Artist: Mattia De Iulis (Jane Foster Story); Erica D’urso (Runa Story)

Colorist: Marcio Menyz (Runa Story)

Story Rating: 6 Night Girls out of 10

Art Rating: 8 Night Girls out of 10

Overall Rating: 7 Night Girls out of 10

The Good: Jason Aaron and Torunn Gronbekk continue to excel in developing the greater mythology around the Thor franchise with The Mighty Valkyries #2. The conversation with Jane Foster’s Valkyrie and Managarmr does a great job building a story that is unique to these characters while sticking to what we know of Asgard’s mythology. The way Aaron and Torunn work in Sergei Kravinoff’s Kraven the Hunter builds hype for how Jane Foster’s Valkyrie will have to deal with this Spider-Man villain.

Runa’s Valkyrie story, while questionable placement in the issue, works well to add more of the classic Marvel cosmic element to this series. Runa is more of the classic warrior fans know the Valkyries to be as she is all about getting the job done. How that works into the cosmic setting she is in helps to further differentiate her from Jane Foster. Which makes Erica D’urso’s artwork so fitting for the setting as it is a colorful setting we are in with Runa.

Mattia De Iulis artwork was once again absolutely gorgeous. The Jane Foster story comes across as more of folklore tale being told because of Iulis artwork. This helps elevate how Aaron and Torunn are diving further into greater mythological elements in this story.

The Bad: The choice of having Runa’s story right in the middle of The Mighty Valkyries #2 rather than as a back-up like in the first issue hurt the flow of the story. While Erica D’urso’s artwork is solid she does not match what Matia De Iulis style is. When the shift happens between stories it throws you off as the reader. It would’ve been better if Runa’s story was once again treated as a back-up story and we don’t have Runa’s Valkyrie brought into Jane Foster’s story in the second half of the series to tie everything together.

Overall: The individual Valkyrie stories that Jane Foster and Runa take their own interesting turns in The Mighty Valkyries #2. Jane Foster’s story in particular is engrosses you with how Jason Aaron and Torunn Gronbekk build out the mythology they are working with in that story. This made the awkward placement of Runa’s story in the middle of this issue rather than a back-up be a bit jarring. It didn’t impact the quality of the story but did hurt the flow Aaron and Gronbekk were going for.


Creative Team

Writer: John Ridley

Artist: Travel Foreman

Inker: Norm Rapmund

Colorist: Rex Lokus

Story Rating: 8 Night Girls out of 10

Art Rating: 6 Night Girls out of 10

Overall Rating: 7 Night Girls out of 10

The Good: Jace Fox’s journey to become the next Dark Knight completes another major chapter as we see another instance of events in Future State being fast tracked. With Jace Fox discovering the ties between Bruce Wayne, the Fox Family, and Batman to end The Next Batman: Second Son Chapter 12 we are going down an unknown path. The way it was done opens the door for a whole new future for Jace that could take a turn for him becoming a Dark Knight much sooner than we saw happen.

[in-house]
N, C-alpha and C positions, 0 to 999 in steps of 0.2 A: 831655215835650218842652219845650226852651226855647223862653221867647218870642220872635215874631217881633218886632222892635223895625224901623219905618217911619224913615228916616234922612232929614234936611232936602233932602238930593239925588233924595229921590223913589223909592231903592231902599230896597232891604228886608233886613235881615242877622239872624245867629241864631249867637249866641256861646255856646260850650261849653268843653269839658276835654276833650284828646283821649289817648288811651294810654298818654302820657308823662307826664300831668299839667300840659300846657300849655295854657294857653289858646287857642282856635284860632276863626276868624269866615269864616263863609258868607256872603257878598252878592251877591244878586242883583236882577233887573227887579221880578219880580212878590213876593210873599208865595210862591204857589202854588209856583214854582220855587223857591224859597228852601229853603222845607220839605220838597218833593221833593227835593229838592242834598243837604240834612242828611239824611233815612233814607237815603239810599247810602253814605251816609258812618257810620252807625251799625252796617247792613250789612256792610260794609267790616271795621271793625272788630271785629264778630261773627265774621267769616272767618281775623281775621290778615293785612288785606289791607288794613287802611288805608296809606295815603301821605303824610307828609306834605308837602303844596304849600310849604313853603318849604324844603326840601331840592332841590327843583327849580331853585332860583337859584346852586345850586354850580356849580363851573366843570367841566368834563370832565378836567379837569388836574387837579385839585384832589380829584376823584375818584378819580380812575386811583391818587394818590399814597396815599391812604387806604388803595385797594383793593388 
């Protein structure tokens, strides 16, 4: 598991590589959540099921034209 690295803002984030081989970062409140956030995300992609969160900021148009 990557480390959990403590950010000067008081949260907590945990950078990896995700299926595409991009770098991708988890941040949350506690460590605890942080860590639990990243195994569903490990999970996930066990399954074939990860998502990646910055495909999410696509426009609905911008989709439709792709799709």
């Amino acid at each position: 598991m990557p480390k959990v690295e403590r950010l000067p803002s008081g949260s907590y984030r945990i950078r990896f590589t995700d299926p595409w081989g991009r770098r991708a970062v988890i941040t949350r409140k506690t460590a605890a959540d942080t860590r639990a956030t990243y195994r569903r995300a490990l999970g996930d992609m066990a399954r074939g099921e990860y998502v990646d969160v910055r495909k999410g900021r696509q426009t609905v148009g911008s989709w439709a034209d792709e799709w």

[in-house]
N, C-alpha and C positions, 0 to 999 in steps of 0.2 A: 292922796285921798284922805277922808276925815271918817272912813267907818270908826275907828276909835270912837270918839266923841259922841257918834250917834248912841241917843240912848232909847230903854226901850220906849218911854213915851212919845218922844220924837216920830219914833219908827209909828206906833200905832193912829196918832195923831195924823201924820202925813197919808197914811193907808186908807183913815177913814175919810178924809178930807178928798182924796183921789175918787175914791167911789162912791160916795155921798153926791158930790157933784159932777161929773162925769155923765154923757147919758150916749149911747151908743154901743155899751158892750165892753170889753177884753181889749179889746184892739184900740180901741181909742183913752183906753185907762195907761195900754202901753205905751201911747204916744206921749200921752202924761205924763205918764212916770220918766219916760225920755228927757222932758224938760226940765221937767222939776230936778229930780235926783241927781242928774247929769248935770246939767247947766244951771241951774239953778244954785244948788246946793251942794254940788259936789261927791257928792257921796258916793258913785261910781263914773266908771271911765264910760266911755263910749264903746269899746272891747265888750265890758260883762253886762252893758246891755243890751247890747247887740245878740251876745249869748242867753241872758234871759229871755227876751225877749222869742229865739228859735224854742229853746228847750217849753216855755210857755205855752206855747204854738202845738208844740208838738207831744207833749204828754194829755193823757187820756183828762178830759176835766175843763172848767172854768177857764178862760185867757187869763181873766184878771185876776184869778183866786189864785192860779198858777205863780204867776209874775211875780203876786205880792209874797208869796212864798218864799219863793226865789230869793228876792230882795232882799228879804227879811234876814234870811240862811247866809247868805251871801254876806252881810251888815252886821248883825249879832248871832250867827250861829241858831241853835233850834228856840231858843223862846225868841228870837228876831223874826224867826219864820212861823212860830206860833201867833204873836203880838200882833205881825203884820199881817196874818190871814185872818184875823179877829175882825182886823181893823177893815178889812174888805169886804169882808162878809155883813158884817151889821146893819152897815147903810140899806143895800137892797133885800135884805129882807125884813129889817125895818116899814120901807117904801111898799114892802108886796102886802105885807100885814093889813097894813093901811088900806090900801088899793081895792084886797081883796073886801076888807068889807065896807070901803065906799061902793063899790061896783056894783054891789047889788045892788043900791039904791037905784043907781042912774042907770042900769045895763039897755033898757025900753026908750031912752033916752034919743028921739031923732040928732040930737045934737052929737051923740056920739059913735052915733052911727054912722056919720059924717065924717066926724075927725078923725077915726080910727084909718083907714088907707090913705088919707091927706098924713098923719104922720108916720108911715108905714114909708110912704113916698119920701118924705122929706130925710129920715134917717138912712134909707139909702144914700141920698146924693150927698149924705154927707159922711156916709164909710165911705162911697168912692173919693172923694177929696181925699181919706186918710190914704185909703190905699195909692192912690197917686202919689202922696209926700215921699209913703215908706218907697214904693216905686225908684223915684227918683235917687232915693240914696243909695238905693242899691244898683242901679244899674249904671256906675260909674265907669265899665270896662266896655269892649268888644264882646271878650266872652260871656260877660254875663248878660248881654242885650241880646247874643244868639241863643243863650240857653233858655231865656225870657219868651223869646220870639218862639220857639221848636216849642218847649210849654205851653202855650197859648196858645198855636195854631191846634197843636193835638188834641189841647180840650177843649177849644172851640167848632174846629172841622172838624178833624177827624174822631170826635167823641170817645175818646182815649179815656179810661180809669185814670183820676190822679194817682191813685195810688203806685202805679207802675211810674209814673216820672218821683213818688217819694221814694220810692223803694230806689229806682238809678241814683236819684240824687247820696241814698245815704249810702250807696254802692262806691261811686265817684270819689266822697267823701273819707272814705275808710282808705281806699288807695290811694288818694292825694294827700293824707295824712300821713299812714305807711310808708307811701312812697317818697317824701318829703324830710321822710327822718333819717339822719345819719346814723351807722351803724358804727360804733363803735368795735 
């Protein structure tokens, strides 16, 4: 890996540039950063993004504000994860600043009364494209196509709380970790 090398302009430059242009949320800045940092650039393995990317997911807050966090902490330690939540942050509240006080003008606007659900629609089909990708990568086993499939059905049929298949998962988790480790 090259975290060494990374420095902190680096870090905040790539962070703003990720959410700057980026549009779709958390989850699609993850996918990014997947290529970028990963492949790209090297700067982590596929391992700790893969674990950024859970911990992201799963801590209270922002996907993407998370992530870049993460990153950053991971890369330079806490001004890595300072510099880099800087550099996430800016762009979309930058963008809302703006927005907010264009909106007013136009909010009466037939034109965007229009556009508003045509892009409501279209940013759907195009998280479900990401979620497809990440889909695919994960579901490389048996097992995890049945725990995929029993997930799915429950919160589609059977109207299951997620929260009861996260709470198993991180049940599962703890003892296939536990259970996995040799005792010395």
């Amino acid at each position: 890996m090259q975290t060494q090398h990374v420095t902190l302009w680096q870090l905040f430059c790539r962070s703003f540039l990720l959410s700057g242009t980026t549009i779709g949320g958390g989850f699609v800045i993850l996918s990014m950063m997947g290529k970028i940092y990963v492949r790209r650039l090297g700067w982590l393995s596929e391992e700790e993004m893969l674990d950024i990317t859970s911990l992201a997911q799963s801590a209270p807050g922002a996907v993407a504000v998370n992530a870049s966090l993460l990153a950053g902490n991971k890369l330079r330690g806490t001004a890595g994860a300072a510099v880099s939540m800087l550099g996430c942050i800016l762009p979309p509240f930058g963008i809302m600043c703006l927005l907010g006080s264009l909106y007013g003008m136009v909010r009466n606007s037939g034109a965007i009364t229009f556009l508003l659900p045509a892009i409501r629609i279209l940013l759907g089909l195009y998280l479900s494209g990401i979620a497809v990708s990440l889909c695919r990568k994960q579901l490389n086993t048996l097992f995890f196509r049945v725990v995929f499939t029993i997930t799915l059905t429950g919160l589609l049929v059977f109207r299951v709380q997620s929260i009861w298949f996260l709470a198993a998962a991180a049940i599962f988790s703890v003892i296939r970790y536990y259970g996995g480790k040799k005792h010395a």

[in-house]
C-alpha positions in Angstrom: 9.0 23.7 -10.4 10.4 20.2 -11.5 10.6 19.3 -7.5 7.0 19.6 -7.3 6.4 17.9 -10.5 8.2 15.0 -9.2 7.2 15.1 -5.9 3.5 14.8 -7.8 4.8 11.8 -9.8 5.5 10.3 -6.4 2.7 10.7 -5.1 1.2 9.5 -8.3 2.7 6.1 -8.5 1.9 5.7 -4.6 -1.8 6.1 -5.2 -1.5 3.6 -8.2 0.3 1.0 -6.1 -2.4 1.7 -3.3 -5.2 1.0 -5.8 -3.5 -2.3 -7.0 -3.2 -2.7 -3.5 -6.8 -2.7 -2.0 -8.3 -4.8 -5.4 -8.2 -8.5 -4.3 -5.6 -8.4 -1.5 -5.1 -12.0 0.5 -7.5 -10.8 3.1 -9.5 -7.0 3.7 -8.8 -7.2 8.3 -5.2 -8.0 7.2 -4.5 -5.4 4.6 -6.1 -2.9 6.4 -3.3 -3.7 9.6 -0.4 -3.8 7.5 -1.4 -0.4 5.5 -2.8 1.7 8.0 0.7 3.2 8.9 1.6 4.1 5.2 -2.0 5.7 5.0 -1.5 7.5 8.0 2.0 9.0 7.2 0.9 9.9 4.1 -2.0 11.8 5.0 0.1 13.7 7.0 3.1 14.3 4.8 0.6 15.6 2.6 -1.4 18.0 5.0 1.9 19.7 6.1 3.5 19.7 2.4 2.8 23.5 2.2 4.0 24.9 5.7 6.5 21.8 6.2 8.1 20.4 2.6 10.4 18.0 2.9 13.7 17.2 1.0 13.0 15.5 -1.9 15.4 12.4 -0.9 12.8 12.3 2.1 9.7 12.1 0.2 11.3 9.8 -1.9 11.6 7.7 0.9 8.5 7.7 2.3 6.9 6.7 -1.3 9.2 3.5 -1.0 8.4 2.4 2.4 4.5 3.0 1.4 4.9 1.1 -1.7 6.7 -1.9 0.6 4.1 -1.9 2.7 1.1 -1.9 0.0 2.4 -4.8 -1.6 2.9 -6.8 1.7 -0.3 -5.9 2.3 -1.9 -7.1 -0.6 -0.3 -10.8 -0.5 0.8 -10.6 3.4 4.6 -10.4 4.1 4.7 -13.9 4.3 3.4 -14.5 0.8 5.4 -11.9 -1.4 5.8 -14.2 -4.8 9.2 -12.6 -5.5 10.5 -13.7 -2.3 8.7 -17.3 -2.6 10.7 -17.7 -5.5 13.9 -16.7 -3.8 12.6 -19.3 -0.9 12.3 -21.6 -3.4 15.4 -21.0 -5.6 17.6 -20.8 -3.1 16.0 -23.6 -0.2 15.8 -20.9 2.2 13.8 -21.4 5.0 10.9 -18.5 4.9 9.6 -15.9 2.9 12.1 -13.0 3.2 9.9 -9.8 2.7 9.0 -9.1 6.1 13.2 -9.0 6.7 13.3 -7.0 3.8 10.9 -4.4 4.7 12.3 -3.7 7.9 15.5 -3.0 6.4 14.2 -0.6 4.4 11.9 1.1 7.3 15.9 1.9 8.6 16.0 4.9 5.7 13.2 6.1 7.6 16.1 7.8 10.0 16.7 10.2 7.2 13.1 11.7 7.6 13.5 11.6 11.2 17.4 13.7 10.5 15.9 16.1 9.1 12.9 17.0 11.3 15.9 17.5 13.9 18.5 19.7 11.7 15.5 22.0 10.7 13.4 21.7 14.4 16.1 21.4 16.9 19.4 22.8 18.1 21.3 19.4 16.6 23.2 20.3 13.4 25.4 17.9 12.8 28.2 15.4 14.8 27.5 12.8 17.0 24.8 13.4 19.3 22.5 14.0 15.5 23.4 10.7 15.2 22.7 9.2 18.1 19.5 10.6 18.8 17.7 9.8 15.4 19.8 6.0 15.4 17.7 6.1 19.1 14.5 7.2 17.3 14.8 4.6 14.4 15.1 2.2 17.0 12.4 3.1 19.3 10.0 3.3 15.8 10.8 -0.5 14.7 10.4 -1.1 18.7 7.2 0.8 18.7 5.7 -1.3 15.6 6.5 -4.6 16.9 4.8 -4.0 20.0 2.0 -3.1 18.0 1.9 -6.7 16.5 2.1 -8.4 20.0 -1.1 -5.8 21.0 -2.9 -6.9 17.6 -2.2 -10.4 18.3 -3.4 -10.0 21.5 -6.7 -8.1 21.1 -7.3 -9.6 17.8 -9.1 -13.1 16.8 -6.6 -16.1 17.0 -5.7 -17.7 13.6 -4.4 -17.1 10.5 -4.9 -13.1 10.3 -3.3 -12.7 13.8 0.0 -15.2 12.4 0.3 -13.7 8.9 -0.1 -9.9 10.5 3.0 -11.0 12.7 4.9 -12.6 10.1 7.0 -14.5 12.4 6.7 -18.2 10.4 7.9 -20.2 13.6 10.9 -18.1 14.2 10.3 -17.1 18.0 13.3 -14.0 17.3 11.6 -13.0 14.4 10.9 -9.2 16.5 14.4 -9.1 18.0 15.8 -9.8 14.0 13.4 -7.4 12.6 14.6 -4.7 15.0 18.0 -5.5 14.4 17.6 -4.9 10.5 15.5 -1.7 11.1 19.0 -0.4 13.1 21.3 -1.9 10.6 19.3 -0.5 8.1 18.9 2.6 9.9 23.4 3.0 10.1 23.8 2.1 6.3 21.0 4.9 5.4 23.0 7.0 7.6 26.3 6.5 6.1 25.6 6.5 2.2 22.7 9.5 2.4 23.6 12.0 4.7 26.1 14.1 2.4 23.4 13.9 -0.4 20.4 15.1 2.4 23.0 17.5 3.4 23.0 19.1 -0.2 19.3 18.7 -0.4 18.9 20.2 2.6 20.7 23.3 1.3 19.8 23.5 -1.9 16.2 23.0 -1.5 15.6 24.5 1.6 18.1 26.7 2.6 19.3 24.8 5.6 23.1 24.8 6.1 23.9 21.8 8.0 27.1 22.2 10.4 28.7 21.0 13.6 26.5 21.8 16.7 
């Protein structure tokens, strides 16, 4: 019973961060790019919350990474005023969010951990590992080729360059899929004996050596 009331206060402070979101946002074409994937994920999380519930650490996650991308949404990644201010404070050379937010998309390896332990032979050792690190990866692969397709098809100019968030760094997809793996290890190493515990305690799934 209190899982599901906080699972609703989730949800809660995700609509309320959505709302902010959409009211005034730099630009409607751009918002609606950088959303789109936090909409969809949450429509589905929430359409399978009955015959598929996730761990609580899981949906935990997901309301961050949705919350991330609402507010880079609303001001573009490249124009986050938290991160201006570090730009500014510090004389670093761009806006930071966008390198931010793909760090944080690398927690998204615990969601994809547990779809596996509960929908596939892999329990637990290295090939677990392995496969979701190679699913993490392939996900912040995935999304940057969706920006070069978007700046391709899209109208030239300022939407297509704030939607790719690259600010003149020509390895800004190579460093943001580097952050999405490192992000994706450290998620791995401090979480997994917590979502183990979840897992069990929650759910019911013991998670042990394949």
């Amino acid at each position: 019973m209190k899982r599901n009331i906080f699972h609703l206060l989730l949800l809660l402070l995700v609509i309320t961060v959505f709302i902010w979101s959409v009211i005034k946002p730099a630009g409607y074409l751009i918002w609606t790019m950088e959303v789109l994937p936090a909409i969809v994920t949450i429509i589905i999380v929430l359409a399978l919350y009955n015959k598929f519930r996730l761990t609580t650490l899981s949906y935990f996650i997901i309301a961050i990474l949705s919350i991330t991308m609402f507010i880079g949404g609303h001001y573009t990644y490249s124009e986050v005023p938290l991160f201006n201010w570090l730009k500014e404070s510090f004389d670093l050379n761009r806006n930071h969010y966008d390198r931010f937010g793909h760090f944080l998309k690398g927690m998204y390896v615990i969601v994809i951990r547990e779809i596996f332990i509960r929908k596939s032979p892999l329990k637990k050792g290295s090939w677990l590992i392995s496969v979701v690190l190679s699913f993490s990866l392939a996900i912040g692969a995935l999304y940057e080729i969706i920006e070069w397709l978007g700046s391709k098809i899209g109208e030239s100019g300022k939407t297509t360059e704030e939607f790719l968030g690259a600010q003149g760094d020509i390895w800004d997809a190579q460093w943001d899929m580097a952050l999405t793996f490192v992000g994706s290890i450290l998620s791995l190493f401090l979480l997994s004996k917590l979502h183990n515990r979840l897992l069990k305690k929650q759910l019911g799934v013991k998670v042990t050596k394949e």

As much as The Next Batman: Second Son was about establishing Jace Fox in the present the most intriguing part of this series was how the entire Fox Family was being developed. This final chapter further pushes the entire Fox Family to evolve and become a bigger part of Gotham City’s future. The obvious one that gets a good amount of development is Lucius Fox’s growing business relationship with Simon Saint. Ridley did a very good job at making the conversation between Lucius and Simon have a game changing gravity to it as things in Gotham City are changing.

While her appearance was short Tiffany Fox being shown training stood out as she is now in position for a future we haven’t seen before. The way things are going it won’t be surprising if we see Tiffany Fox become a big in one of the Batman Family titles in the future.

The Bad: Like other Digital First titles that DC Comics has released the last year The Next Batman: Second Son Chapter 12 dealt with problems of the structure of the comic book itself being built to read in this format. This entire series was built with single issue physical comic releases in mind and then broken up into the Digital First structure. This caused the flow of the story in how the issue is read to not be optimized for the format. Because of that I wish hat DC Comics would just use the typical page structure of comic books even if that means that the individual chapters don’t have the required 23 page count of a comic book since this is a digital release.

Overall: The Next Batman: Second Son Chapter 12 ends by further pushing Jace Fox along the road to embrace his destiny as the next Dark Knight. The way things end create a lot of questions for not just Jace’s future but also that of the entire Fox Family. That in turn creates a lot of intrigue in how the Fox Family will be developed in all the Batman Family titles moving forward.